Dear Bonnie: June 2018

Hey designers, I know you have burning questions about design jobs, portfolios, and other career conundrums. Email me at for a chance to get my advice, published here each month. Submissions are anonymous, so include as much information about your situation as you can.

Dear Bonnie,

I'm starting an M.F.A. design program this Fall and I am very excited/terrified. My undergraduate degree is in communication studies with a focus in HCI (along with a design minor) and this is my way of trying to switch from digital editing to a user-centered design career. However, I am feeling immense impostor syndrome. I am most likely the only person in the program who has never actually worked as a designer. I am grateful for the opportunity to continue my education in something that truly interests me and ignites my creativity, but how can I ease my anxiety about possibly falling behind in my program? Thanks.

Mortified in the Midwest

Dear M.,

Congratulations for getting into an M.F.A. program! That is a huge accomplishment, and having served on masters programs’ admissions committees, I know how tough it is to get in. They believed you would be an asset to their program and that their education would be an asset to you. Trust their decision.

Anxiety is another name for fear. While understandable, you shouldn’t feel this way about graphic design. Sure, it can be difficult, but doing what you love to do for a living is hard to top. Think of your M.F.A. program as an opportunity to play, to learn how to play better, and to pave your way to a life of play. Work isn’t work if you love it.

And let me assure you, you are not an imposter. Smart people tend to focus on what they don’t know (less smart people tend to think they know everything) so what you’re feeling is totally normal. But it is also a complete waste of time. Worrying about whether or not you’ll fall behind, before you even begin does not help anything. The fact that you’re grateful for this opportunity, and passionate about design will help you do well. We can each only do our best, and if you continue to do that, you will go far—regardless of what you have or haven’t done in the past.

Dear Bonnie,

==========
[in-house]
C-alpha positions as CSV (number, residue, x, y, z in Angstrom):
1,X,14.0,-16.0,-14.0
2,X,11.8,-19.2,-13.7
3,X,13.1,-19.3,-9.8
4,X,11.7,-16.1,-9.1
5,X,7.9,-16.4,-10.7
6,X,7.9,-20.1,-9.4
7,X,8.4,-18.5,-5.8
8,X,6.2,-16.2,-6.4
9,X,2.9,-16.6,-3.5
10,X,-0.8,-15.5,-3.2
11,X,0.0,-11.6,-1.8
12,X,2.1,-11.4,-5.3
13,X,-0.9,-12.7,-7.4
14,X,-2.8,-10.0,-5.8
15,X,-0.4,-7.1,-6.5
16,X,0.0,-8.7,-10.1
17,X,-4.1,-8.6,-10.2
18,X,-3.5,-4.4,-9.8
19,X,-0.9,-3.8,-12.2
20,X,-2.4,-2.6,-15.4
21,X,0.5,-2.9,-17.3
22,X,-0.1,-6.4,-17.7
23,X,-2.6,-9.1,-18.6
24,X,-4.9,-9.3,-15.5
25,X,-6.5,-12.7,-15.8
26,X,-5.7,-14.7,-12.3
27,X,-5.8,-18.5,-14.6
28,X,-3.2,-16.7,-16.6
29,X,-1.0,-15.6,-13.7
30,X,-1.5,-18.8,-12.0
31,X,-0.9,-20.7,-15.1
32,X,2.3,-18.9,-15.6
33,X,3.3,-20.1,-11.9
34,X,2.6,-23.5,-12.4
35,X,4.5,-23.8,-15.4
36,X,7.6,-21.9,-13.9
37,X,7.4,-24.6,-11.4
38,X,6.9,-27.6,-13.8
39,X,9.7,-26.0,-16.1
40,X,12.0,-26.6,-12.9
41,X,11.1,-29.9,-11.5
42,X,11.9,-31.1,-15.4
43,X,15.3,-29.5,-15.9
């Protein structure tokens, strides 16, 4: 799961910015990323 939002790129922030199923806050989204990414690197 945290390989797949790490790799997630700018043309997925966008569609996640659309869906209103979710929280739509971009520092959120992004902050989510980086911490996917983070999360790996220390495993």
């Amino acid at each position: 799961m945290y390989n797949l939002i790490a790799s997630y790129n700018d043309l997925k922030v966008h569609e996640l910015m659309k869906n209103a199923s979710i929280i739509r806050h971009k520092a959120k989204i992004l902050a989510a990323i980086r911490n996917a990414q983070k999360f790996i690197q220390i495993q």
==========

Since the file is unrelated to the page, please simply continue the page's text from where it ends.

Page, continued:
I read a lot about young designers just out of school asking advice on how to land their first job and get their foot in the door. What advice to you have for older designers who are experiencing a glass ceiling? I’m over 40 and I have had over 15 years of graphic design experience, but sadly, I never had the jobs or worked at the companies where I could utilize my creativity to my full potential and grow professionally and I never advanced much in my career. I recently went back to school to earn a formal graphic design degree and refresh my skills. Now I’m job searching again. It seems that it’s harder to find a job being older. Most positions don’t want to pay the salary for someone with more experience. I almost feel like I have to start from scratch and accept a more junior level position so I can get my design career in the direction I want to go.

Nowhere in New York

Dear N.,

You mention two seemingly contradictory things. You say you never had the jobs to utilize your creativity to its full potential and people don’t want to pay for someone with more experience. Unfortunately even though you have more years of experience, if it’s not the right kind of experience for the jobs you are looking for now, it may not mean you deserve the higher salary. I have two suggestions.

  1. Go for the more junior position and ask for a review within six months. I imagine your work experience will mean you will be better, faster, and more competent, but you may have to prove it to people who don’t see it on your resume.

  2. Make the portfolio that shows why you deserve the higher level position. The proof is in the work. Tell the potential employer exactly what you said here; you didn’t get to express yourself fully in past positions, but just look at what you can do if given the opportunity!

And while you’re looking for work, don’t stop working. Do some free work for a political cause, a local event, a charity, and make the work great. It will not only expand your portfolio, and possibly even get you attention, but it will also suggest to your potential employer that you are a person of ambition and passion with a fantastic work ethic.


About the author

Bonnie Siegler founded the award-winning design studio Eight and a Half. She has taught at the graduate level for many years at the School of Visual Arts and Yale University, conducted workshops at other schools and judged design competitions all over the place. She has two new books coming out in February: Signs of Resistance which is a visual history of protest in America and Dear Client, which is a book that will (hopefully) help clients work more successfully with creative people.